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The Brave New World, The Bold Old Book.

A+picture+of+the+version+of+the+book+that+the+English+II+Honors+kids+had+to+read.
A picture of the version of the book that the English II Honors kids had to read.

A picture of the version of the book that the English II Honors kids had to read.

A picture of the version of the book that the English II Honors kids had to read.

Alaric, Staff writer

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Most students assigned Brave New World dismiss it as just another dystopian novel because of requirements to read it for class, but there’s more to this book than meets the eye.

The (understandable) reason many students disliked this book is because they had been given pop quizzes and the like on it. The problem is that if there aren’t any quizzes on the book, students wouldn’t read.

An article titled “They Haven’t Done the Reading. Again.” says that “70 percent of our students come to class having not done the assigned reading,” and they’re in an area that does not give quizzes for reading assignments.

Without being graded, what would the point be to even try doing the reading? Students think this way, and that disconnects them from their reading assignment without quizzes. With quizzes, students now HAVE to do the reading, and being tested on their reading skill could ruin a whole book for them. Assigned reading as a whole sounds like an entirely different problem, but I digress.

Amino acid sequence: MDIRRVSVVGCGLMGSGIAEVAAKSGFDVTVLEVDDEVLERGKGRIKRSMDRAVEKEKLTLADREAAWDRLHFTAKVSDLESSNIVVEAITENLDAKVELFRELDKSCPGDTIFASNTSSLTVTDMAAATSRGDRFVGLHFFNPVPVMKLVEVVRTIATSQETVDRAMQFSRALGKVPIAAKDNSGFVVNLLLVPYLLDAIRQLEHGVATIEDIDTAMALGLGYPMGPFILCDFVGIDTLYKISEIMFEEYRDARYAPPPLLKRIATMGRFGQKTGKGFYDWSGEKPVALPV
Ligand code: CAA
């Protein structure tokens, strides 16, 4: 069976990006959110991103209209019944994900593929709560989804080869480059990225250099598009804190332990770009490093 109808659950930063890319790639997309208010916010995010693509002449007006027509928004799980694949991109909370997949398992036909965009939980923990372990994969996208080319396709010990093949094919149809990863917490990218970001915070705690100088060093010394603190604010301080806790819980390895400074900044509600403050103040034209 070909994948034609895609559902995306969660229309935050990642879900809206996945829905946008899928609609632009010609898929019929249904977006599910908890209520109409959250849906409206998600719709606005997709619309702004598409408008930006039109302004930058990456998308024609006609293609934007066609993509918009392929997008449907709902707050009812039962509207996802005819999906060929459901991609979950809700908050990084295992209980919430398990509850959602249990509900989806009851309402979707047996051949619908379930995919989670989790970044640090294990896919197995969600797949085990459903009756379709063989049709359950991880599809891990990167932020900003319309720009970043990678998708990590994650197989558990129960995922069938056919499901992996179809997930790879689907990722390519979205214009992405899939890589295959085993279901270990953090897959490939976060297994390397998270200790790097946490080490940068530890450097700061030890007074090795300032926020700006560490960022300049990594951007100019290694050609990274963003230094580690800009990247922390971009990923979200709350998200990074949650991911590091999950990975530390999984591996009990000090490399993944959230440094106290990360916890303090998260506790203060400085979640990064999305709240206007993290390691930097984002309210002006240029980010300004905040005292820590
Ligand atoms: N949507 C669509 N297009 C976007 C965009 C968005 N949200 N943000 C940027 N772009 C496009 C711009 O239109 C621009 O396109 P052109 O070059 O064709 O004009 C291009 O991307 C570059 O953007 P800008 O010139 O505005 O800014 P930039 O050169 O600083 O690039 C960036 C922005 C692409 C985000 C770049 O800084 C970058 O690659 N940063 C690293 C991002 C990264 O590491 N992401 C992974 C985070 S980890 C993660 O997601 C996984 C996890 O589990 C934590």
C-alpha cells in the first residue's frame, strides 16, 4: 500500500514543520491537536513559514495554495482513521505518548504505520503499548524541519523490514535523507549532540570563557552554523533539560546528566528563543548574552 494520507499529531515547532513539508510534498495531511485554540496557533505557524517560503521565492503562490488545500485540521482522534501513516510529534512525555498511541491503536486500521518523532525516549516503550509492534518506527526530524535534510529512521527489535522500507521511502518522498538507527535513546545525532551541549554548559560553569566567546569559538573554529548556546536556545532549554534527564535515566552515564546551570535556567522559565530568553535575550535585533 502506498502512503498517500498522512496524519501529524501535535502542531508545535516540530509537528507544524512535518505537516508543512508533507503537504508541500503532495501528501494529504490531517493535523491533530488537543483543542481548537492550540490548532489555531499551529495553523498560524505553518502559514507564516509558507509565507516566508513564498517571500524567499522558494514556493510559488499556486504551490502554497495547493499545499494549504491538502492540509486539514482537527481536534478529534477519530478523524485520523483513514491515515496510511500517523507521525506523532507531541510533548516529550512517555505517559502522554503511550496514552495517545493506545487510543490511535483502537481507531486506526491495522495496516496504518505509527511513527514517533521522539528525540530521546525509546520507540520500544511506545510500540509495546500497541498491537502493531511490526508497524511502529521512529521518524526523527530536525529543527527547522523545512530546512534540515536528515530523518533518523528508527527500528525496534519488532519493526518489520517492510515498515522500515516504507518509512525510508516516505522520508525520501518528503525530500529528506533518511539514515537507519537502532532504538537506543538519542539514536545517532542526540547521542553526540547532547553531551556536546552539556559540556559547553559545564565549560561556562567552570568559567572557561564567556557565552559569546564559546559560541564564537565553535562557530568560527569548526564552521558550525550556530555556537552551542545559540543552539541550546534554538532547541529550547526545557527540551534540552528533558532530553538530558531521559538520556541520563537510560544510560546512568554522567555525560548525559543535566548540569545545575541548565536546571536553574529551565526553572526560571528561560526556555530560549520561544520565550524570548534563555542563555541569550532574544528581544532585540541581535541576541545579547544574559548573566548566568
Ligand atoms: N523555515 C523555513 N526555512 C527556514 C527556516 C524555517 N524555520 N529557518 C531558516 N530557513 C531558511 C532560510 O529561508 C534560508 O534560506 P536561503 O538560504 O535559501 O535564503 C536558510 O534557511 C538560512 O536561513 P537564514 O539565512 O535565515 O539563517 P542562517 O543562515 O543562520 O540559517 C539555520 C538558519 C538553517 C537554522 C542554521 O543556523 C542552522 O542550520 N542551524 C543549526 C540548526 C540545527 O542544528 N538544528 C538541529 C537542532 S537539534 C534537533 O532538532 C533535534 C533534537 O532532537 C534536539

Let’s go over the cons of this book first, because this list of dislikes is small. First off, I didn’t like the introduction the most. It was great for setting the stage, but didn’t introduce any characters. Nobody in the introduction is mentioned later on in the book. There’s just a bunch of note takers, a tour guide and his director. I feel that only one other part of the book bothered me.

I hated it when the title of protagonist just switched. Out of the blue, a definitive main character is selected, and the others are just thrown aside. There was no real significant closure to those discarded, and I felt angry at the typical ending for the protagonist. With that aside, there’s lots that I did enjoy about this book.

I thought the implications of everything Aldous Huxley talked about was very interesting. At one point one of the characters implied that murder is actually an acceptable thing in this future society, painting a thought of such a chaotic world that has also achieved perfection to some.

After reading, if I enjoyed the story thoroughly I could recap it accurately. In Brave New World, I actually can recap most of the story. I can understand most of the events in order of beginning to end and can accurately summarize the book in a small bit of sentences.

Overall, I absolutely recommend Brave New World, especially to high school students. Now is the perfect time to read it. I especially recommend it to Harold L. Richards High School students, purely because they have to read it soon enough anyways.

English II Honors classes are required to read this early on in the semester. By reading it before going into the class you can go on without having the other books you want to read without being interrupted.

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The student news site of Harold L. Richards High School
The Brave New World, The Bold Old Book.